Philosophically, Lindsay has never looked back, and his achievements since the early 80s have been huge. He was the philosophical conscience behind New Zealand’s first and only libertarian radio station, Radio Liberty, which in turn led to the formation of the Libertarianz Party. His Politically Incorrect Show is the only radio programme of its kind in the world, and this magazine, now in its seventh year, is testimony to his sheer determination against all odds, and a two-fingered salute at every critic who gleefully prophesied its failure.
Financially, his beliefs have cost him, most notably when he could no longer stomach the banality of TVNZ’s "news" programmes and walked out of a lucrative career. But then Lindsay has never given a toss about money. Philosophy, music, and friendship are what drive the man. Yet he remains a curiously enigmatic figure to many. What’s he really like? I’m forever asked. Is he a nut or what? No man can have that much integrity! To those seeking the full picture of this complex character, look no further than Deborah Coddington’s definitive biography, Perigo: Politically Incorrect. In the meantime, here are a few observations of my own.
The usual complaint is that he is arrogant. This is a facile accusation, usually levelled by those who prefer their celebrities humble. Perigo merely has the audacity to know his own worth. "He could at least pretend not to know! Who does he think he is?!" his detractors reply. What they fail to give him credit for is his complete lack of phoniness. Not only is there no false modesty about the man, but his praise, when offered, is totally genuine. His sense of fairness extends even to his opponents, and he will readily acknowledge a consistent argument, regardless of whether he agrees with it. Would any of his enemies have the courage to reciprocate? In a culture of envy, Perigo stands apart.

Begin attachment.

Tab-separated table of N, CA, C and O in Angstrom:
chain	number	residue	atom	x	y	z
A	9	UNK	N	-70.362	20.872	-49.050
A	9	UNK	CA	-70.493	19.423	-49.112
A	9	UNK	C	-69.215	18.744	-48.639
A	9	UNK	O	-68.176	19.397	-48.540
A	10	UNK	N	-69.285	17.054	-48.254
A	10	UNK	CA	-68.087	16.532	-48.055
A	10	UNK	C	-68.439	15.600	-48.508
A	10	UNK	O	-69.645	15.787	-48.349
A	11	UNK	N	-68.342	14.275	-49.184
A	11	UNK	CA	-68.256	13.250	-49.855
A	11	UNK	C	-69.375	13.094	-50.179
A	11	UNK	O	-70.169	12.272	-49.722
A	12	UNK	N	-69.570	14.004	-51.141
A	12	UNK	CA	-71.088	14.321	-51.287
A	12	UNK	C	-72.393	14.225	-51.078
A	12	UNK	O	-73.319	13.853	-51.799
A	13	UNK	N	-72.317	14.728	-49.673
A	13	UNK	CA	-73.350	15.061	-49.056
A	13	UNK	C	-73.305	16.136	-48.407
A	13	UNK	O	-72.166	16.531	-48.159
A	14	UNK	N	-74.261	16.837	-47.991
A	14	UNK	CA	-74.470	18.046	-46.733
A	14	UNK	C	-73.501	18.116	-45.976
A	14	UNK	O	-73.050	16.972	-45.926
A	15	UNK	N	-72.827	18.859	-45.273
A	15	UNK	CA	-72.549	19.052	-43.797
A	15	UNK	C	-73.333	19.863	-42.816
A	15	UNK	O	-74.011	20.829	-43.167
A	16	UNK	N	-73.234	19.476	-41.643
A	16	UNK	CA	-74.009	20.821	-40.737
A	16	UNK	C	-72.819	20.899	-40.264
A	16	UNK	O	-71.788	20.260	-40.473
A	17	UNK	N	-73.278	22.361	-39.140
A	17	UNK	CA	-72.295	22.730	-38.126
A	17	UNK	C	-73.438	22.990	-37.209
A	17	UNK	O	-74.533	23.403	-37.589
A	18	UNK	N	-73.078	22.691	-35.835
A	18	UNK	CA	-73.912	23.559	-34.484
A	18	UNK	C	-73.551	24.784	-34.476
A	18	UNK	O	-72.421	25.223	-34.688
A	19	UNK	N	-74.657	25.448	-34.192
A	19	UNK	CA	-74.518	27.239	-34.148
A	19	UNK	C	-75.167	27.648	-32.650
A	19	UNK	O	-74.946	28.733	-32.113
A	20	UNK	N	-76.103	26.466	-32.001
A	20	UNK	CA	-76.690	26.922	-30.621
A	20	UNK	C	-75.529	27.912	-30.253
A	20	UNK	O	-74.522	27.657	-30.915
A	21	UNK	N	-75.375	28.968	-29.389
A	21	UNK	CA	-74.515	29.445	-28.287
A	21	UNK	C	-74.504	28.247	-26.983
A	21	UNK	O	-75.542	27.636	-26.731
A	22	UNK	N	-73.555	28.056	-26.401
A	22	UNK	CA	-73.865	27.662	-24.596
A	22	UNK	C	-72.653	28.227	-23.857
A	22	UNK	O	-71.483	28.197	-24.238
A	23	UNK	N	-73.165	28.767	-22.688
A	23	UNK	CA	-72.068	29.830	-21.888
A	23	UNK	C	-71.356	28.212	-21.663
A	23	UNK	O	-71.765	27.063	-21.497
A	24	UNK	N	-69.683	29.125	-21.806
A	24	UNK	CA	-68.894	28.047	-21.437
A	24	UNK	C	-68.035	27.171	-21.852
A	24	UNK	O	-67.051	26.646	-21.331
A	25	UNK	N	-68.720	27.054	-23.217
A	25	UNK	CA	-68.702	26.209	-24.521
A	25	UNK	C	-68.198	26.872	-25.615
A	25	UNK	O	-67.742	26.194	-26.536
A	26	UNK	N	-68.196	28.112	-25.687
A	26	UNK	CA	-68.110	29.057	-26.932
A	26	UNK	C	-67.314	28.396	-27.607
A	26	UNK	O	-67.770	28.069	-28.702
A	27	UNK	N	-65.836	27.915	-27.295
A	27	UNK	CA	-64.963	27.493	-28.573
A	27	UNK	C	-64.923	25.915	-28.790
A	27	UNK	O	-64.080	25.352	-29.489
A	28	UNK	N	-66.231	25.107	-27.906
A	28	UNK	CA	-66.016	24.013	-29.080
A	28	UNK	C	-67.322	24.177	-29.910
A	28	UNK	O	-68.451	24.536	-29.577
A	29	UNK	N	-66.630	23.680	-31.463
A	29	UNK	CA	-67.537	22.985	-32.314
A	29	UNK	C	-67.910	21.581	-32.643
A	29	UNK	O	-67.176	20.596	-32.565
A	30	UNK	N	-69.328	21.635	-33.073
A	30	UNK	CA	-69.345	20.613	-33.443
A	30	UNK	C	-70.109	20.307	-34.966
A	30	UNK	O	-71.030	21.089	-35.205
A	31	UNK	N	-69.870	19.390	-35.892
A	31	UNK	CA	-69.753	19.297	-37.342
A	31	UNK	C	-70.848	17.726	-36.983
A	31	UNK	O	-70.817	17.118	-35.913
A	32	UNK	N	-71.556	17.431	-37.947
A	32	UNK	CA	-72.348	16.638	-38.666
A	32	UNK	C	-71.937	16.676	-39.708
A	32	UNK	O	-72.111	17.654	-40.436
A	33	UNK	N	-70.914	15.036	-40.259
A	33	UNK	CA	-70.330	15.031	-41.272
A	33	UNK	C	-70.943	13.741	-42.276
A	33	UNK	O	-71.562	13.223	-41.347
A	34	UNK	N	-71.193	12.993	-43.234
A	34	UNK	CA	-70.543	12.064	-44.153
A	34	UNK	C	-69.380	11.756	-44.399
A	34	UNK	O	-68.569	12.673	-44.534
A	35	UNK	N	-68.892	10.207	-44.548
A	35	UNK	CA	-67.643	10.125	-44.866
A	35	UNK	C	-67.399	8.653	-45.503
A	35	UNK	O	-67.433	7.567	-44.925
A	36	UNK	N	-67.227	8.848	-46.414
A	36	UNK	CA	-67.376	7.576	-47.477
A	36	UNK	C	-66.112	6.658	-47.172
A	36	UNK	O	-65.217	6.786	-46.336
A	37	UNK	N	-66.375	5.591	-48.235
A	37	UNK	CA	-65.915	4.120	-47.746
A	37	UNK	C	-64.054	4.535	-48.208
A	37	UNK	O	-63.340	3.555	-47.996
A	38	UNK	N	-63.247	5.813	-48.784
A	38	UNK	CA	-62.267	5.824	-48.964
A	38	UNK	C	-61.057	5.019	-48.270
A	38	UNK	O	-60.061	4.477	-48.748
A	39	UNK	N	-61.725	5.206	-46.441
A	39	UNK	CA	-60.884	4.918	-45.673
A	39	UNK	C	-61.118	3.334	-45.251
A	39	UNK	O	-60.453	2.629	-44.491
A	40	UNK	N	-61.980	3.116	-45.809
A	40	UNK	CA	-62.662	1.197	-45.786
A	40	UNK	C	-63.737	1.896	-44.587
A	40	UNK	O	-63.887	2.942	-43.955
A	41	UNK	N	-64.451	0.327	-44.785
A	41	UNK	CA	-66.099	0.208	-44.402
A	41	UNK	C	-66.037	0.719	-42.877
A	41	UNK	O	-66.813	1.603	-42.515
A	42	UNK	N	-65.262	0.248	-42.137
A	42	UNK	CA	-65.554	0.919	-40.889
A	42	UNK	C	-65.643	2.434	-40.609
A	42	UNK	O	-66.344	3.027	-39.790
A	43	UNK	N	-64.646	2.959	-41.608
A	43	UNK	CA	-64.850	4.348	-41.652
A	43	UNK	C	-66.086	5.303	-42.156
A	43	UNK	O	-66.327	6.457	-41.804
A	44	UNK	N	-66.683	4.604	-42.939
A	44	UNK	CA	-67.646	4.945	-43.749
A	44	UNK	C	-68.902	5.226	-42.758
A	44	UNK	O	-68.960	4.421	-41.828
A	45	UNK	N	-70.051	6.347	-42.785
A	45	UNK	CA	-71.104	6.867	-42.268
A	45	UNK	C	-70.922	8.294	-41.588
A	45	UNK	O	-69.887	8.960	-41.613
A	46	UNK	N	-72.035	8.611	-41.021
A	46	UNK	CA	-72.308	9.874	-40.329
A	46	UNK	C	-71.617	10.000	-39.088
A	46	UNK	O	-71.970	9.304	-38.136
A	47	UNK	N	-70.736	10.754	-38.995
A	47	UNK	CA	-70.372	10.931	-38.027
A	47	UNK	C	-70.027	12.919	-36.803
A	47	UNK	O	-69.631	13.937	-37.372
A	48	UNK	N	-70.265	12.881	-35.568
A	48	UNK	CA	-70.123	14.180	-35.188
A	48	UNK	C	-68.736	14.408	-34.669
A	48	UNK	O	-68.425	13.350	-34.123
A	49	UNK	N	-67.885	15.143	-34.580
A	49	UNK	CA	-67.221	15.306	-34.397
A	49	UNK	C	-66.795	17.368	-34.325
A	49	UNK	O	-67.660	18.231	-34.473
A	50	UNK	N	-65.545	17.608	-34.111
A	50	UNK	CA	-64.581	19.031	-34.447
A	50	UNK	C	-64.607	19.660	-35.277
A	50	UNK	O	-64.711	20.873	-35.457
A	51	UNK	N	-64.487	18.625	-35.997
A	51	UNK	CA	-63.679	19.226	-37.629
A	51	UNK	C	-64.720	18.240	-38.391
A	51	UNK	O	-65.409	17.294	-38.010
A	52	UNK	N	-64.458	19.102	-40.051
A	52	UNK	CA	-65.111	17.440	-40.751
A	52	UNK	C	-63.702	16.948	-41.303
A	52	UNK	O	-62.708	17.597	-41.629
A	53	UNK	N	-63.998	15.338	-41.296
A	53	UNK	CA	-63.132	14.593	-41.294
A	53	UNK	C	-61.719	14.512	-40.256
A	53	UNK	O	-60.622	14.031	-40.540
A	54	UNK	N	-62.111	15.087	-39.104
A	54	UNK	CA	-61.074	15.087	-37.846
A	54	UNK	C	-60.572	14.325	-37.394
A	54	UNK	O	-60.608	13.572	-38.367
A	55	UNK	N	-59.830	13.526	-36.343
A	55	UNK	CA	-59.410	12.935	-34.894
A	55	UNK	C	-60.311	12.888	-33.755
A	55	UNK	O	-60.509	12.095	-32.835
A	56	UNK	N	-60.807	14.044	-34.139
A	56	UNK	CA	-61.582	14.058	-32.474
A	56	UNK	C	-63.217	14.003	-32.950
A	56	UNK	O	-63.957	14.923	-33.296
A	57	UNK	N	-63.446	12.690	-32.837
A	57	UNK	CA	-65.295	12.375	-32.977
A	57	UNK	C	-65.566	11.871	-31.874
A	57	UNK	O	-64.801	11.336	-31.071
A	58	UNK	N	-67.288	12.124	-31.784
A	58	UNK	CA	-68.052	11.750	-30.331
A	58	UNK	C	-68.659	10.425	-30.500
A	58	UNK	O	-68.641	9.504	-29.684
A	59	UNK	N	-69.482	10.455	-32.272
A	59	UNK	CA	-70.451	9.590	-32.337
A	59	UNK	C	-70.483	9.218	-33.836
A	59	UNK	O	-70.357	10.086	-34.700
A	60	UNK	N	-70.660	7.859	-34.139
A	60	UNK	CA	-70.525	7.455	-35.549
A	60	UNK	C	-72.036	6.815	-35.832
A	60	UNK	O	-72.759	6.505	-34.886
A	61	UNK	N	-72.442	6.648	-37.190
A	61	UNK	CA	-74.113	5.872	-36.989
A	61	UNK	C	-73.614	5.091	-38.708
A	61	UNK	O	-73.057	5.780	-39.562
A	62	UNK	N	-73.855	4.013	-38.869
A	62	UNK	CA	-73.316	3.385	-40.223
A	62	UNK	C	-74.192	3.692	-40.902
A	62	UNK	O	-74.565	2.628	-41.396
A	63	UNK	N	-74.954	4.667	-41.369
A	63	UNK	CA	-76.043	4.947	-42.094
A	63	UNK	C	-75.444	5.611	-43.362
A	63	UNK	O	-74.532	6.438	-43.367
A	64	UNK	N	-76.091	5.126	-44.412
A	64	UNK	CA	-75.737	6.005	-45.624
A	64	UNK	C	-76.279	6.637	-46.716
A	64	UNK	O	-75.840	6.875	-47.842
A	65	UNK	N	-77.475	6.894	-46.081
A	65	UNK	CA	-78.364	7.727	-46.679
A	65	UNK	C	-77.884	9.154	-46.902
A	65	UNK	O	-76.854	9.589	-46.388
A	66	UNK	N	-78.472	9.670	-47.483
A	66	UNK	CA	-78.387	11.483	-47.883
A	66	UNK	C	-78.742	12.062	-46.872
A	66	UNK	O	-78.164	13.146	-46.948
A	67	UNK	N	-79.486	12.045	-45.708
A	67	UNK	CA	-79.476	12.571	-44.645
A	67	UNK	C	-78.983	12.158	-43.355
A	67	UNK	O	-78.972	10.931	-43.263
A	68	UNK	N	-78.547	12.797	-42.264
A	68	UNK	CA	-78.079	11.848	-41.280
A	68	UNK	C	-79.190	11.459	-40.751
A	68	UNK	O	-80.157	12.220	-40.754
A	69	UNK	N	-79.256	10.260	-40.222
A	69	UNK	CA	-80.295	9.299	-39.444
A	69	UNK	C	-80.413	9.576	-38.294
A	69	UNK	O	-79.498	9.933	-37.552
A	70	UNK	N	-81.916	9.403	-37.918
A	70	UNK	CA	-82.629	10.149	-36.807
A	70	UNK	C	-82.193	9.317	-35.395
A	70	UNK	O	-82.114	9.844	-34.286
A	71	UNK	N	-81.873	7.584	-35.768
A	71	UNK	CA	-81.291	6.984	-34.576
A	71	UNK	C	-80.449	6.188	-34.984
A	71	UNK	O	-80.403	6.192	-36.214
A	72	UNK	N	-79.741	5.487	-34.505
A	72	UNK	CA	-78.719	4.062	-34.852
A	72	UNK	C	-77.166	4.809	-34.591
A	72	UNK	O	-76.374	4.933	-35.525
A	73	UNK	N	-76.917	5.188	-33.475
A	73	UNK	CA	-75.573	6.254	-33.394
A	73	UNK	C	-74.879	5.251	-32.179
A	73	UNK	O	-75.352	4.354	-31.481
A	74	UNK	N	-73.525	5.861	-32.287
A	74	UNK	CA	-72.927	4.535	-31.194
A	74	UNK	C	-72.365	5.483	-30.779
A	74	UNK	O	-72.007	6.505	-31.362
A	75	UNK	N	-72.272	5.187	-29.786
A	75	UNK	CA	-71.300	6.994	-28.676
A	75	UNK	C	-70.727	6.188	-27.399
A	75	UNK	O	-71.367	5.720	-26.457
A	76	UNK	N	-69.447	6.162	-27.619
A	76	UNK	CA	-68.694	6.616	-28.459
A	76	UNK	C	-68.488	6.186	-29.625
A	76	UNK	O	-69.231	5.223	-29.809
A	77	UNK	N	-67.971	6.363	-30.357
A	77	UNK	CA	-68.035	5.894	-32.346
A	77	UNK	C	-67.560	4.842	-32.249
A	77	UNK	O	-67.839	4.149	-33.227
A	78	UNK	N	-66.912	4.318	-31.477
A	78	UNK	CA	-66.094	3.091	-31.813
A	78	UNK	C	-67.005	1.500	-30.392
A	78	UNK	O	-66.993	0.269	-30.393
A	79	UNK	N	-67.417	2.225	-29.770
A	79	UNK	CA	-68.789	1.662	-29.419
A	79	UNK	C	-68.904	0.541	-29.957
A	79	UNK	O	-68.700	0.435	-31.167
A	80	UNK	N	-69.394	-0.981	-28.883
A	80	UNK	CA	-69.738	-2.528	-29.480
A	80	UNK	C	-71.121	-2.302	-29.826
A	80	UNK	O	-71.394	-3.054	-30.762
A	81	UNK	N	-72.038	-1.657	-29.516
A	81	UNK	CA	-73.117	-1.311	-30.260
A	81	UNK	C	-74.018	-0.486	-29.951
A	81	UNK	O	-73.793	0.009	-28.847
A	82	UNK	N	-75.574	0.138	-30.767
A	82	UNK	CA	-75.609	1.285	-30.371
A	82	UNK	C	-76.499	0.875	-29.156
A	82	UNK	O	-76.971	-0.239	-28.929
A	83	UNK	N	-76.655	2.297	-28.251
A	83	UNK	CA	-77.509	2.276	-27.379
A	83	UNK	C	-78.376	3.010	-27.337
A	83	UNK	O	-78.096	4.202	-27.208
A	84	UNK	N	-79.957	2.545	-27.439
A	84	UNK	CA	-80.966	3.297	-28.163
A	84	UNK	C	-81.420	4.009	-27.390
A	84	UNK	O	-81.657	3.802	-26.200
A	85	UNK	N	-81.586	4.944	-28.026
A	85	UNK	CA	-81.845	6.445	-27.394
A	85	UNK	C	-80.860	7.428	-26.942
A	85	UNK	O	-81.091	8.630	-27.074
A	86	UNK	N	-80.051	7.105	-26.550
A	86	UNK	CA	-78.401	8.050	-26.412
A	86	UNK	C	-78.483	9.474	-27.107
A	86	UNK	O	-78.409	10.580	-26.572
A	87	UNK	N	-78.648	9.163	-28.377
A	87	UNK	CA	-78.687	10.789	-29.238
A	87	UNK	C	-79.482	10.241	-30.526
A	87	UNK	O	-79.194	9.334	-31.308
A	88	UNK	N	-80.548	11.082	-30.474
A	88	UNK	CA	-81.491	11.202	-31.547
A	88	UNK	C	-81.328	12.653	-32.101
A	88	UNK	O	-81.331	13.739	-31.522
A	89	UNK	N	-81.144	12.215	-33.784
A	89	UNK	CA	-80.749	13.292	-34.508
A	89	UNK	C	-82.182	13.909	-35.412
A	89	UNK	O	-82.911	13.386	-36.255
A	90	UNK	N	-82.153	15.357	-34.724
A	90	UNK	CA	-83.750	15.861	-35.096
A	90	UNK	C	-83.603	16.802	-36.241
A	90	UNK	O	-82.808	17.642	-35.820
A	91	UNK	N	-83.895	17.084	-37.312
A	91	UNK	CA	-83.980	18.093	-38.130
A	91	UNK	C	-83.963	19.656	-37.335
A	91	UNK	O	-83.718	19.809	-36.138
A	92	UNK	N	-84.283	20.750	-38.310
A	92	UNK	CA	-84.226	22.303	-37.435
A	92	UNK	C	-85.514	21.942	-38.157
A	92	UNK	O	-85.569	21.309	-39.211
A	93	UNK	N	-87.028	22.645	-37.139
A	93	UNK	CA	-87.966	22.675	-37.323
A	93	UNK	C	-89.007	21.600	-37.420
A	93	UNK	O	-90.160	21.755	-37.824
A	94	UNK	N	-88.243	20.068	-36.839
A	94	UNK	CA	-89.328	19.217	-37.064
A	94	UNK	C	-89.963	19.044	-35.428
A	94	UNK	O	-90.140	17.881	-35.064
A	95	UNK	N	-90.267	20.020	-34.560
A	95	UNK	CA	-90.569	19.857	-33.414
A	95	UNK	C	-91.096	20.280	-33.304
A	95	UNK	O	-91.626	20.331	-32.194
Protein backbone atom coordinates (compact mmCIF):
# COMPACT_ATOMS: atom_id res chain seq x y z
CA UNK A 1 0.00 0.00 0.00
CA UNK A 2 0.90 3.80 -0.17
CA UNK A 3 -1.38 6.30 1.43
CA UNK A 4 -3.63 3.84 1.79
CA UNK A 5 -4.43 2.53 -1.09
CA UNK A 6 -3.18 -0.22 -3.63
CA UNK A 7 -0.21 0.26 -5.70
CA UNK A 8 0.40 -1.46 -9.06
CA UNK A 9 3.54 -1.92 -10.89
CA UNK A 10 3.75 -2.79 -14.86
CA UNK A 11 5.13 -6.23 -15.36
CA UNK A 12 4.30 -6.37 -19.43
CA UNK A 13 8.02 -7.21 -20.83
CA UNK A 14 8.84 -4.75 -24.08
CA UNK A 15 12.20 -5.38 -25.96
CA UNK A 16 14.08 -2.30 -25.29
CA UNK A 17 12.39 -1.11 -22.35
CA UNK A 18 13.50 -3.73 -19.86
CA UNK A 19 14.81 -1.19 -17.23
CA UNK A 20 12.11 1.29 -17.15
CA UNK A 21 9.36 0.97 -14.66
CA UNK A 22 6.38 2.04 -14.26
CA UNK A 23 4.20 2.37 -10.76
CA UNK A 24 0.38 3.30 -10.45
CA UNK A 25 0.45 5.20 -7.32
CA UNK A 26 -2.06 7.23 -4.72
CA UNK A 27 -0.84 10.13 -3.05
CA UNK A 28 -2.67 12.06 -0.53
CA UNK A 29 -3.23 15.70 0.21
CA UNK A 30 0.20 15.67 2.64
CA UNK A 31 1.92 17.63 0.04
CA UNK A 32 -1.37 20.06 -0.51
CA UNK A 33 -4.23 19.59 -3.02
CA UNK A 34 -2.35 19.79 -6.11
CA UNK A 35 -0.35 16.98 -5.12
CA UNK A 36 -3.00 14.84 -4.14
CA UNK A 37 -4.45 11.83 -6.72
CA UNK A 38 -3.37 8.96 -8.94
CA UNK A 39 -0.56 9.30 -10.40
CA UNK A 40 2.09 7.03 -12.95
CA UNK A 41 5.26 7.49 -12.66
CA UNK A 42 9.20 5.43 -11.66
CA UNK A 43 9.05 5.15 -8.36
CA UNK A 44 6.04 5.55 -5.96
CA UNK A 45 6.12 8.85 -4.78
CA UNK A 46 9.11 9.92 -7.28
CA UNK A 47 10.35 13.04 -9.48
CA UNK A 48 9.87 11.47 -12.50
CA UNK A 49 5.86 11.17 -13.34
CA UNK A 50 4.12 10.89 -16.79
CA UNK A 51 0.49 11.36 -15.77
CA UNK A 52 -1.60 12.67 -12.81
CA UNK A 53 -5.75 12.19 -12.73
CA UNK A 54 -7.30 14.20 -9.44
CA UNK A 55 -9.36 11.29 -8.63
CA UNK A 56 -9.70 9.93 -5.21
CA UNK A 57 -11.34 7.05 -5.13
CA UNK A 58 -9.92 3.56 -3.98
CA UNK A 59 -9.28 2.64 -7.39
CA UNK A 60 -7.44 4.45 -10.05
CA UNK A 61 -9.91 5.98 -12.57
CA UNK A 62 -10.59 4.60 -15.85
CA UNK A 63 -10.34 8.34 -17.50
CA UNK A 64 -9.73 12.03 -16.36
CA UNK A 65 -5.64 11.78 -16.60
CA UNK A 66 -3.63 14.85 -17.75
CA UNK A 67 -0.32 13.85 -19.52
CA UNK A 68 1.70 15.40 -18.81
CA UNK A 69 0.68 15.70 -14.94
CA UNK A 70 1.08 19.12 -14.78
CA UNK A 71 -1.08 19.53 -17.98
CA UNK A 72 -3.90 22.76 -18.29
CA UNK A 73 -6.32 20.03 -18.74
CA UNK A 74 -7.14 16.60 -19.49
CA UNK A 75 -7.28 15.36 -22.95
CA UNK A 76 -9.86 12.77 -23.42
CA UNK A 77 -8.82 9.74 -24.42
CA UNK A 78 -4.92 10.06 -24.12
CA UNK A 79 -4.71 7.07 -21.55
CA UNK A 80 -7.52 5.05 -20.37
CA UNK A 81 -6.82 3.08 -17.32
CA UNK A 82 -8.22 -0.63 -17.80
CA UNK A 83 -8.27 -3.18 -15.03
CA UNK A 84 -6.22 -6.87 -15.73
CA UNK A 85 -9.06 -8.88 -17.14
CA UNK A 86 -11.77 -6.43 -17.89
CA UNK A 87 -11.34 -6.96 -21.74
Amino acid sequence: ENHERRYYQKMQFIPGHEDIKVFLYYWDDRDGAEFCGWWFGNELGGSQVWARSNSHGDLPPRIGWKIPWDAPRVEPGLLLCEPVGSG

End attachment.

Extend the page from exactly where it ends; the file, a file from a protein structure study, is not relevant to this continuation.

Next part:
There is another aspect to his "arrogance" that is often overlooked. Perigo is shy. People laugh when I say this, yet time and again I have witnessed his genuine desire for anonymity. Being recognised is the last thing on his mind as he walks up Queen Street or Lambton Quay, and the only recognition he desires is for the philosophy he espouses.
Yet he can be choleric, and there is no one grumpier than Perigo on a bad day. Mercifully, the storm passes quickly, but there is always a reason for his temper. What makes him angry? Top of the list are mysteries. He loathes people not being straight with him - particularly friends - and is mystified when he discovers he is not on speaking terms with someone he has unwittingly offended. Why didn’t they say something? he asks. By all means, tell me what I’ve done, or why I’m wrong - and argue a better case - but don’t just walk away!
His temper also arises from sheer frustration with the apathetic "sheeple", and friends are not immune to the occasional tongue-lashing for passively accepting the latest dictate from the government. This has led casual observers to declare Perigo permanently angry, but again their perception is way off the mark. His anger is merely an offshoot of a much grander passion for life. For his closest friends tell the story of another Perigo, an uproarious and romantic man who takes friendship very seriously, as his many tender attachments have shown.
I’ve always imagined Lindsay as a Renaissance figure, lustily carousing in taverns with the great figures of the day, tumbler in hand. Or in a later age, crossing philosophical swords with Hegel or Rousseau, demolishing their arguments with one thrust of his razor-sharp intellect, then repairing to Voltaire’s for supper. Perigo is not a man of his time. He should have been born in an age where ideas mattered, and individual achievement was nurtured and celebrated.
Back in 1995, I was working at Radio Liberty when a colleague encountered a well-oiled National Party Cabinet Minister at a private bash. "Thank God for Lindsay Perigo," the Nat foolishly confided. "That man dares to say what the rest of us secretly believe!"
And so he does. While others duck for cover, Perigo presses on regardless, "a prophet without honour in his own country", as Jessica Weddell described him in her final broadcast. Yet Perigo is no masochist. He continues to speak out because he gives a damn. But his vision is not restricted to the privileged few. His ideal is a country which respects the individual rights of all its citizens. A nation which leaves its citizens free to achieve...and to dream.
"We are all in the gutter," Oscar Wilde once said, "but some of us are looking at the stars." Perigo may not approve of the analogy, but he would certainly applaud its sentiment.